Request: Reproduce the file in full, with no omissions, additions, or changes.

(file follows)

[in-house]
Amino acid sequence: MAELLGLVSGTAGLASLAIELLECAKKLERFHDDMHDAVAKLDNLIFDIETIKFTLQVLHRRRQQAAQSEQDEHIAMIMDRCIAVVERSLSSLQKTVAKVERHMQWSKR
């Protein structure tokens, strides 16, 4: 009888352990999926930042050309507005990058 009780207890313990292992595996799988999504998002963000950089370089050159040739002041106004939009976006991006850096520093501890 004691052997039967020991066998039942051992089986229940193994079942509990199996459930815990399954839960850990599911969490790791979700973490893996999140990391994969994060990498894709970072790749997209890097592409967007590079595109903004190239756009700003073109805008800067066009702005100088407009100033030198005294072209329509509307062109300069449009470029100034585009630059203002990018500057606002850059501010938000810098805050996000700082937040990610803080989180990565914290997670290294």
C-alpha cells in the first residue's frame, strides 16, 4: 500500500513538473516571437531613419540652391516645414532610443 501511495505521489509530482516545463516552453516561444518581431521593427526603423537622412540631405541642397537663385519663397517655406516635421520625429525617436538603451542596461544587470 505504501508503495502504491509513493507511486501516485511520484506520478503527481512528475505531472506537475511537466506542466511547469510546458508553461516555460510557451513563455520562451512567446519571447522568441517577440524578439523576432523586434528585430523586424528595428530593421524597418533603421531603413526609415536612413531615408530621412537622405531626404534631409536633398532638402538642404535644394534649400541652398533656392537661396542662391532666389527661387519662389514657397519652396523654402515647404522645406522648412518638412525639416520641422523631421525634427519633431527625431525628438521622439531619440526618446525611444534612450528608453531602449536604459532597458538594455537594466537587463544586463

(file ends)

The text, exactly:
[in-house]
Amino acid sequence: MAELLGLVSGTAGLASLAIELLECAKKLERFHDDMHDAVAKLDNLIFDIETIKFTLQVLHRRRQQAAQSEQDEHIAMIMDRCIAVVERSLSSLQKTVAKVERHMQWSKR
């Protein structure tokens, strides 16, 4: 009888352990999926930042050309507005990058 009780207890313990292992595996799988999504998002963000950089370089050159040739002041106004939009976006991006850096520093501890 004691052997039967020991066998039942051992089986229940193994079942509990199996459930815990399954839960850990599911969490790791979700973490893996999140990391994969994060990498894709970072790749997209890097592409967007590079595109903004190239756009700003073109805008800067066009702005100088407009100033030198005294072209329509509307062109300069449009470029100034585009630059203002990018500057606002850059501010938000810098805050996000700082937040990610803080989180990565914290997670290294």
C-alpha cells in the first residue's frame, strides 16, 4: 500500500513538473516571437531613419540652391516645414532610443 501511495505521489509530482516545463516552453516561444518581431521593427526603423537622412540631405541642397537663385519663397517655406516635421520625429525617436538603451542596461544587470 505504501508503495502504491509513493507511486501516485511520484506520478503527481512528475505531472506537475511537466506542466511547469510546458508553461516555460510557451513563455520562451512567446519571447522568441517577440524578439523576432523586434528585430523586424528595428530593421524597418533603421531603413526609415536612413531615408530621412537622405531626404534631409536633398532638402538642404535644394534649400541652398533656392537661396542662391532666389527661387519662389514657397519652396523654402515647404522645406522648412518638412525639416520641422523631421525634427519633431527625431525628438521622439531619440526618446525611444534612450528608453531602449536604459532597458538594455537594466537587463544586463